Angela's Reviews > Rabbit Angstrom: The Four Novels

Rabbit Angstrom by John Updike
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Dec 29, 2009

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Read from May 12 to June 04, 2010

Since this is, essentially, four separate novels, I took it upon myself to review them separately. Now that's dedication.

Overall: Updike knows how to set a scene. The first novel takes place in an era I wasn't around to experience, but I was there. I got it. These novels teach you something about America, what we think is important and how we cope. And it's depressing. Also: even if you hate the characters, and have a dislike of the story itself, you can't deny that Updike is a fantastic writer. With that being said...

Rabbit, Run
I hate Rabbit. He's selfish and irresponsible, and it pains me to think that he believes anything he did throughout this entire novel is "right." Even when attempting to console his wife he sucks, and he can't imagine why she's always angry at him.

Rev. Eccles saved this story for me. If it were just about Rabbit, I wouldn't have cared in the slightest. Eccles is the only character, really, that feel authentic. The reverend who wants to save everything, who doubts things about himself, who just wants to be liked. His interactions with our protagonist almost made me feel sympathy for Rabbit as well, because that's what he wanted.

Perhaps there's hope for the lowest of the low after all.

Rabbit Redux
Holy cow, the politics. I realize we're in the 60s and all and everyone's up on arms about war/revolution/etc, but the political rantings were too much. Skeeter's section was too long and I really didn't care about his bantering with Rabbit. Skeeter is out of his mind (he think he's the black Jesus), Rabbit is [still:] mentally unstable, and some really messed up things happen (namely with drugs and sex). There's the summary of a good chunk of the book. Save yourself the trouble.

Rabbit hasn't changed at all, despite the fact his wife has now been the one to leave (which he encouraged) and he's supposedly caring for his adolescent son. I don't want to see what happens to Nelson. I'm afraid he'll be as messed up as his father.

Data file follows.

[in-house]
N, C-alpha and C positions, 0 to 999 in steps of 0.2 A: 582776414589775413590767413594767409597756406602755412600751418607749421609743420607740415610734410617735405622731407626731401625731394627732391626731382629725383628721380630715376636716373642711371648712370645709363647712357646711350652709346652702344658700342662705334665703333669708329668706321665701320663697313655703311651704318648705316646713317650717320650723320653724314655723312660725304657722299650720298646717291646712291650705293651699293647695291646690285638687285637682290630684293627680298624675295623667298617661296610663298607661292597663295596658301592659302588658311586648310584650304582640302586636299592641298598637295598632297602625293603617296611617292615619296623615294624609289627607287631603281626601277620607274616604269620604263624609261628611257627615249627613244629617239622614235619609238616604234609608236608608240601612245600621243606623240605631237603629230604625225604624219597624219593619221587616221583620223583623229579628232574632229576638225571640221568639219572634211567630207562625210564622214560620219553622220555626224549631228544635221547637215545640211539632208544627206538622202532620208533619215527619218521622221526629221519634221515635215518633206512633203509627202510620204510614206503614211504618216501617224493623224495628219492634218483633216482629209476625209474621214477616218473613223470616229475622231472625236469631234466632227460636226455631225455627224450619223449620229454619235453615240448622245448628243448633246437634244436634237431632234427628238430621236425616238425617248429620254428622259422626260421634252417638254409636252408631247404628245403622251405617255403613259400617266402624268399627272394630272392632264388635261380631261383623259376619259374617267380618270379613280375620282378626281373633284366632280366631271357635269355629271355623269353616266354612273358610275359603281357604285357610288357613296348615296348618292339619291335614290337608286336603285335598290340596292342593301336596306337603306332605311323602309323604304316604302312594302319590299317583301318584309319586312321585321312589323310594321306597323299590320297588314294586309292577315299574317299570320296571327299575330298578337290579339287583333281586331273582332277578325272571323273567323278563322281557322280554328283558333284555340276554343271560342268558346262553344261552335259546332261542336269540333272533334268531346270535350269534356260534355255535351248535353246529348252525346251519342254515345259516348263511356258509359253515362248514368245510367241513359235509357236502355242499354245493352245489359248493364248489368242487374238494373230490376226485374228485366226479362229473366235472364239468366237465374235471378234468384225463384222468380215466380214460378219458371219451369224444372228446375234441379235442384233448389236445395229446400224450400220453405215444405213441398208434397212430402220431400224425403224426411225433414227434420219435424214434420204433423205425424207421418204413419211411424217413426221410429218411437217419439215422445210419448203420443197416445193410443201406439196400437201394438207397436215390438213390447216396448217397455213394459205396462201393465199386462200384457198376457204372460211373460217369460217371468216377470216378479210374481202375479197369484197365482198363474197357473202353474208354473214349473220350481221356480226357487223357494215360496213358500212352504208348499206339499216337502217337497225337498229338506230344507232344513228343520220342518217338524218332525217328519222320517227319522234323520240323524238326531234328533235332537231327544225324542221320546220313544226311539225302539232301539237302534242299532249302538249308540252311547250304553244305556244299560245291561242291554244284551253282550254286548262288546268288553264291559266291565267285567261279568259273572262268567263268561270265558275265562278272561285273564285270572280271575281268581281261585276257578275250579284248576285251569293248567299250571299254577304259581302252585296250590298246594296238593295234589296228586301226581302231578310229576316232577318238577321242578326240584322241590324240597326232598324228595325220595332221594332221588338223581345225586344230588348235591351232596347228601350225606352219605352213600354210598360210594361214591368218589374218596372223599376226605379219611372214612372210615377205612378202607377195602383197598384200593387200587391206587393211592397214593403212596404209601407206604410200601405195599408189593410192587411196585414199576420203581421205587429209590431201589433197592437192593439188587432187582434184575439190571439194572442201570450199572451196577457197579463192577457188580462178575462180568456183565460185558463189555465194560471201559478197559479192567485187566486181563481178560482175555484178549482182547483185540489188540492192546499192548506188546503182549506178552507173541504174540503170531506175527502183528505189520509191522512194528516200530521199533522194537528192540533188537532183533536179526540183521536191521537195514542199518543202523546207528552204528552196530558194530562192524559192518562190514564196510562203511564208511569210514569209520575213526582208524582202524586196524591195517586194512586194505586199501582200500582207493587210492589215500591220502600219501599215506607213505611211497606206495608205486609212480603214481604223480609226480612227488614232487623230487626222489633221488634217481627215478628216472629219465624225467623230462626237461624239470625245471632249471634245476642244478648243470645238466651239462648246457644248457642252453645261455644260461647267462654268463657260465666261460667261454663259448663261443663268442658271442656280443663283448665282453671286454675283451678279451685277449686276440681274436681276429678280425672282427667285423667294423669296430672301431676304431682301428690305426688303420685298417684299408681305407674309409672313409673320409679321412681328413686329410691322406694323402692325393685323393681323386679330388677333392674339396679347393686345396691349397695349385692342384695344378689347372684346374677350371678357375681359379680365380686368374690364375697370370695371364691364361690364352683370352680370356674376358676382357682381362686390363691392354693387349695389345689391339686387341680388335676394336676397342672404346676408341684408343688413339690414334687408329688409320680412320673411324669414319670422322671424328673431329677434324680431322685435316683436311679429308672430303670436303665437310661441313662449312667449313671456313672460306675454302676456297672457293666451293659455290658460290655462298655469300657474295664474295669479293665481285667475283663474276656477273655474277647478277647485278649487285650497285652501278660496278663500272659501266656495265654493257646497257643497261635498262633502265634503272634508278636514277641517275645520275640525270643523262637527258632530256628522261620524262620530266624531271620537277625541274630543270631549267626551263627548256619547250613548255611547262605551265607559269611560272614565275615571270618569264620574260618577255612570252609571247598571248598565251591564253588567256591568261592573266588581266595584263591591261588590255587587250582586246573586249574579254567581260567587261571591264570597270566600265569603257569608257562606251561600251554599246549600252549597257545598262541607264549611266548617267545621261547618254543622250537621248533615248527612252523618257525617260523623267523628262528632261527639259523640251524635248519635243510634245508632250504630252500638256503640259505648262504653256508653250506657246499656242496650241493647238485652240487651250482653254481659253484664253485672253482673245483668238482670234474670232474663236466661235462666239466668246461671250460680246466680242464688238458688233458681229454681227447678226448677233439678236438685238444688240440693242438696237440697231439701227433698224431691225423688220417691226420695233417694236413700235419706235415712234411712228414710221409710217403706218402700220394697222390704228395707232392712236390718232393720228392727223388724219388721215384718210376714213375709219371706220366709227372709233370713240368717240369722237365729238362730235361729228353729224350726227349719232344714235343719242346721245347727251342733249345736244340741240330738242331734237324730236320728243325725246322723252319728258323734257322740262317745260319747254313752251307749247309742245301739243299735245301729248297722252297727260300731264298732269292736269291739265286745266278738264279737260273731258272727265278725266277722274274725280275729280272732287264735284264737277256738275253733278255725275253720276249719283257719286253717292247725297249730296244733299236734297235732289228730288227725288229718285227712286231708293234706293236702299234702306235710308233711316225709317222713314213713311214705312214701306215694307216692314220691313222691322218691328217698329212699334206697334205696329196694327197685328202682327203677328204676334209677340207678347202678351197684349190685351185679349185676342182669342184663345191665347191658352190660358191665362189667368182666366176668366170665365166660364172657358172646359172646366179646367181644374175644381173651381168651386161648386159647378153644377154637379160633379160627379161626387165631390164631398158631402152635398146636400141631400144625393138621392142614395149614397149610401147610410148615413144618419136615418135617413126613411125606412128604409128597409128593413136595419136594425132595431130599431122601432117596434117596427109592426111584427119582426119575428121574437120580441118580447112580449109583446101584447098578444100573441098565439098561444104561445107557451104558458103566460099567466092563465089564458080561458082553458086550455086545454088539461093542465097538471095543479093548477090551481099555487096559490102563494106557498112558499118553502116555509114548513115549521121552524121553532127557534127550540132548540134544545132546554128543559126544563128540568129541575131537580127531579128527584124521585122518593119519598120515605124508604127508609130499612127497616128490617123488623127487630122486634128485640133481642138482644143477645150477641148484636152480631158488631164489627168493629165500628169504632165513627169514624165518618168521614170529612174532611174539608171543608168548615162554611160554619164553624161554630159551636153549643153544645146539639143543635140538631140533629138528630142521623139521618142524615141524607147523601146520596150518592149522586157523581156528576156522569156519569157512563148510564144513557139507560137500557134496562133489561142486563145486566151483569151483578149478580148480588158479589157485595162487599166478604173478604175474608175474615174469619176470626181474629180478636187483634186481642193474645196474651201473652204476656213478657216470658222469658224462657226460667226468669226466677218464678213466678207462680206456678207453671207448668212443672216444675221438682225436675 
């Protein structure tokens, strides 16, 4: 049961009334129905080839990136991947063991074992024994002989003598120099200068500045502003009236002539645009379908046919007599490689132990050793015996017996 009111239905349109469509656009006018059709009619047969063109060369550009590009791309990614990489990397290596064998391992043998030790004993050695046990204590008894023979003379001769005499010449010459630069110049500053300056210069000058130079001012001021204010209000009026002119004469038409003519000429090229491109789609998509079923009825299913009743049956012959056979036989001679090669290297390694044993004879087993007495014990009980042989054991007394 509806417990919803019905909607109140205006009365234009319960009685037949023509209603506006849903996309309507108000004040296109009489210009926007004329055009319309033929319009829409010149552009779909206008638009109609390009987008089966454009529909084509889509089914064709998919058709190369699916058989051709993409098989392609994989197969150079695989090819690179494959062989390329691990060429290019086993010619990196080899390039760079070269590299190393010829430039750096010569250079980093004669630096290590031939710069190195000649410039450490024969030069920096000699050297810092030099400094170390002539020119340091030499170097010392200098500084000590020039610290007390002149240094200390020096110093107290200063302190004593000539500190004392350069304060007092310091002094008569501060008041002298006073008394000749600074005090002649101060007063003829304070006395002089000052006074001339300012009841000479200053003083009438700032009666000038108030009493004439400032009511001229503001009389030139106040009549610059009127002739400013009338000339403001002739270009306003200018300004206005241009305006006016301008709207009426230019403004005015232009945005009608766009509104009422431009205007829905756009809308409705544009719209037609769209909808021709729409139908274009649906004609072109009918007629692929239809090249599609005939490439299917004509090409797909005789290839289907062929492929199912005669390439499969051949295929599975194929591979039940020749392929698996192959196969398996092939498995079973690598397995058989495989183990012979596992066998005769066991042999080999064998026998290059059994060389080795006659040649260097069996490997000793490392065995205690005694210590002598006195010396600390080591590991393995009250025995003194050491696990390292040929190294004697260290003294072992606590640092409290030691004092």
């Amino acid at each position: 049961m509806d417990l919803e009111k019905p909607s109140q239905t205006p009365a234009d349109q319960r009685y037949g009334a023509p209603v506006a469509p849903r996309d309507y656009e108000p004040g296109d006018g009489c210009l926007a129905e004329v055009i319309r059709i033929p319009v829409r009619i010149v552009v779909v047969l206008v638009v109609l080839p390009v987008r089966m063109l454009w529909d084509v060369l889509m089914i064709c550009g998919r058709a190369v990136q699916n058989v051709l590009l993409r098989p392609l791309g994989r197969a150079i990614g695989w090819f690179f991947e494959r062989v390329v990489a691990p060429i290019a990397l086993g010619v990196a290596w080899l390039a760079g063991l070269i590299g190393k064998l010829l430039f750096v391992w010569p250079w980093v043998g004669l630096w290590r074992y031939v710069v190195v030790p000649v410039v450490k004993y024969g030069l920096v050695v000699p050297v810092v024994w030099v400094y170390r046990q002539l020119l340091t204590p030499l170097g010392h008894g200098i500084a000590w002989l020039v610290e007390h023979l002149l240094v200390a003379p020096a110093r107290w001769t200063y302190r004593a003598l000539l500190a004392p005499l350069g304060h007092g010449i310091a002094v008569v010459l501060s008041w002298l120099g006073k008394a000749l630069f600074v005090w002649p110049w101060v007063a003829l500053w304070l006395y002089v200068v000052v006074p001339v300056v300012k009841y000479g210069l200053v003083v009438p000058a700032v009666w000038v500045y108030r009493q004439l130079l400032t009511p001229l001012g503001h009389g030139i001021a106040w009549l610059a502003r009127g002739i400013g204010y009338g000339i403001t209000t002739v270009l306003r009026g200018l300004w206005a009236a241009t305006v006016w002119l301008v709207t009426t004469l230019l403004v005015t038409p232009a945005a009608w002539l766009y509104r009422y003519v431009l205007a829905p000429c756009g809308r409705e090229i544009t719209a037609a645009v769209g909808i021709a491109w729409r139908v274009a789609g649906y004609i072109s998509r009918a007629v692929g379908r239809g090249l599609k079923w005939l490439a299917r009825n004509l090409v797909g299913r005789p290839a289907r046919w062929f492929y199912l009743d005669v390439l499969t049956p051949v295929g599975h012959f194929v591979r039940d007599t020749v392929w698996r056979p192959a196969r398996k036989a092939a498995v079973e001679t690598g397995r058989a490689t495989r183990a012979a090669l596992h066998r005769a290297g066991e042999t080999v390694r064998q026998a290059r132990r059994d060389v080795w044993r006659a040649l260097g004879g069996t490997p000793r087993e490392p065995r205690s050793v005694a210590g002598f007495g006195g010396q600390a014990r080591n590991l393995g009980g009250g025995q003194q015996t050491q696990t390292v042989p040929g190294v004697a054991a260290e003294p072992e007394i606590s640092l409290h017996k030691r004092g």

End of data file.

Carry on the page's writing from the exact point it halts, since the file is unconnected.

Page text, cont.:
The treatment of women, also, annoys me. "She's an empty shell until she gets laid," like she has no identity if she has no man. Weren't women viewed as individuals by this point? And what makes every male think they can get any woman they can? (And do, incidentally; seems more like Updike fulfilling his fantasies than any addition to the plot).

Rabbit is Rich
Man, writing reviews without spoiling the previous books is getting a little difficult.

As I expected, though wasn't looking forward to, Nelson is as messed up as his father. It's your typical, "I'm not going to be anything like you" and can't see that you most definitely are. Though I pitied Nelson. It's not his fault he has a skewed outlook on life. He gets PO'ed whenever his parents talk about moving out of Janice's mother's house because then no one would take care of him. Spoiled little brat.

I obviously have to touch upon this as well—my goodness, the sex. I've never read so much sexually explicit, detailed content. But I guess it's good, in a sense, to see a middle-aged couple (who I could swear would be divorced by now) that are still into each other, in their own indifferent kind of way. Though the Caribbean vacation? I can't even discuss it. (One, it would spoil things, and two... I felt dirty just reading it.)

I knew the "rich" in the title would be more than just money, though money was a big part of it. Sure, Rabbit has cash. He dresses nicely, drives a fancy car. And there's a lot of focus on that, pride of money in the midst of a crappy economy. But I think he eventually learns what being rich is, in life, not just the bank. And I really mean "eventually;" I'm talking the last paragraph or so of the book. Yes, it took that long to get to the plot.

Rabbit at Rest
I'll be honst, I wasn't paying much attention at this point. Once I figured out it's the same guy, getting stuck in the same situations, I just couldn't be bothered. I was waiting for it to finish. It's no surprise he messed up his kid even further, and the entire family is delusional over one thing or another. And hey, look, another book in which Rabbit sleeps with other women. I can't stand it anymore.

In conclusion: I should have stuck with just the first book. That was obviously the best of the lot. I get the feeling, throughout the novels, that Updike was trying to set it in its decade, to present what was going on in the world around Rabbit, but I just didn't care. It was always "here's Rabbit watching the news, and here are two pages about what he saw." I just don't care what's happening on the news. At least in Rabbit Redux his situation is related to what was happening in America, which (as explanation in the last novel) was "everyone did crazy things in the sixties." But beyond that? He could be any guy, at any time. Which I suppose is the point, but he paints a pretty pathetic picture of the American white male.

The rating probably seems a little high given my, erm, ranting. But really, it was Rabbit, Run that was this review's saving grace.

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